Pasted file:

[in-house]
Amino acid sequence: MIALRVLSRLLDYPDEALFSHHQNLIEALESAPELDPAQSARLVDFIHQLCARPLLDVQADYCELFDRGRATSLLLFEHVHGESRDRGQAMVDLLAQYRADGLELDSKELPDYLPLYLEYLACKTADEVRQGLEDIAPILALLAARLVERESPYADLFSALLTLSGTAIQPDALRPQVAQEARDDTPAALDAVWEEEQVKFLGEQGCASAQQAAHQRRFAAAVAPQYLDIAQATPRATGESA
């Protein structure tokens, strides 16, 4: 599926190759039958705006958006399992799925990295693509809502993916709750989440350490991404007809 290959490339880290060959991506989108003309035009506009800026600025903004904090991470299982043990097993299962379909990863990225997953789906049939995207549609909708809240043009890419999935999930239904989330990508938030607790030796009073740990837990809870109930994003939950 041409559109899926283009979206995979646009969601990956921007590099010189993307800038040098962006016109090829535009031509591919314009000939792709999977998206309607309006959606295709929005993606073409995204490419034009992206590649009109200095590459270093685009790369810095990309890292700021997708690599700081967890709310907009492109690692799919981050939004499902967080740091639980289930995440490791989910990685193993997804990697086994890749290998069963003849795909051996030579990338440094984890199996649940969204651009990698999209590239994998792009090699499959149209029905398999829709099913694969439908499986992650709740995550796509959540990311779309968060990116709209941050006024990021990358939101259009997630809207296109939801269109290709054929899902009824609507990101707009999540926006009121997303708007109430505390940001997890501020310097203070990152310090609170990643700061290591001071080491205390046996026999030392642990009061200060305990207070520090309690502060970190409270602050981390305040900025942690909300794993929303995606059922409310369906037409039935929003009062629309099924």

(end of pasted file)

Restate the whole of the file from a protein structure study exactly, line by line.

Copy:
[in-house]
Amino acid sequence: MIALRVLSRLLDYPDEALFSHHQNLIEALESAPELDPAQSARLVDFIHQLCARPLLDVQADYCELFDRGRATSLLLFEHVHGESRDRGQAMVDLLAQYRADGLELDSKELPDYLPLYLEYLACKTADEVRQGLEDIAPILALLAARLVERESPYADLFSALLTLSGTAIQPDALRPQVAQEARDDTPAALDAVWEEEQVKFLGEQGCASAQQAAHQRRFAAAVAPQYLDIAQATPRATGESA
């Protein structure tokens, strides 16, 4: 599926190759039958705006958006399992799925990295693509809502993916709750989440350490991404007809 290959490339880290060959991506989108003309035009506009800026600025903004904090991470299982043990097993299962379909990863990225997953789906049939995207549609909708809240043009890419999935999930239904989330990508938030607790030796009073740990837990809870109930994003939950 041409559109899926283009979206995979646009969601990956921007590099010189993307800038040098962006016109090829535009031509591919314009000939792709999977998206309607309006959606295709929005993606073409995204490419034009992206590649009109200095590459270093685009790369810095990309890292700021997708690599700081967890709310907009492109690692799919981050939004499902967080740091639980289930995440490791989910990685193993997804990697086994890749290998069963003849795909051996030579990338440094984890199996649940969204651009990698999209590239994998792009090699499959149209029905398999829709099913694969439908499986992650709740995550796509959540990311779309968060990116709209941050006024990021990358939101259009997630809207296109939801269109290709054929899902009824609507990101707009999540926006009121997303708007109430505390940001997890501020310097203070990152310090609170990643700061290591001071080491205390046996026999030392642990009061200060305990207070520090309690502060970190409270602050981390305040900025942690909300794993929303995606059922409310369906037409039935929003009062629309099924």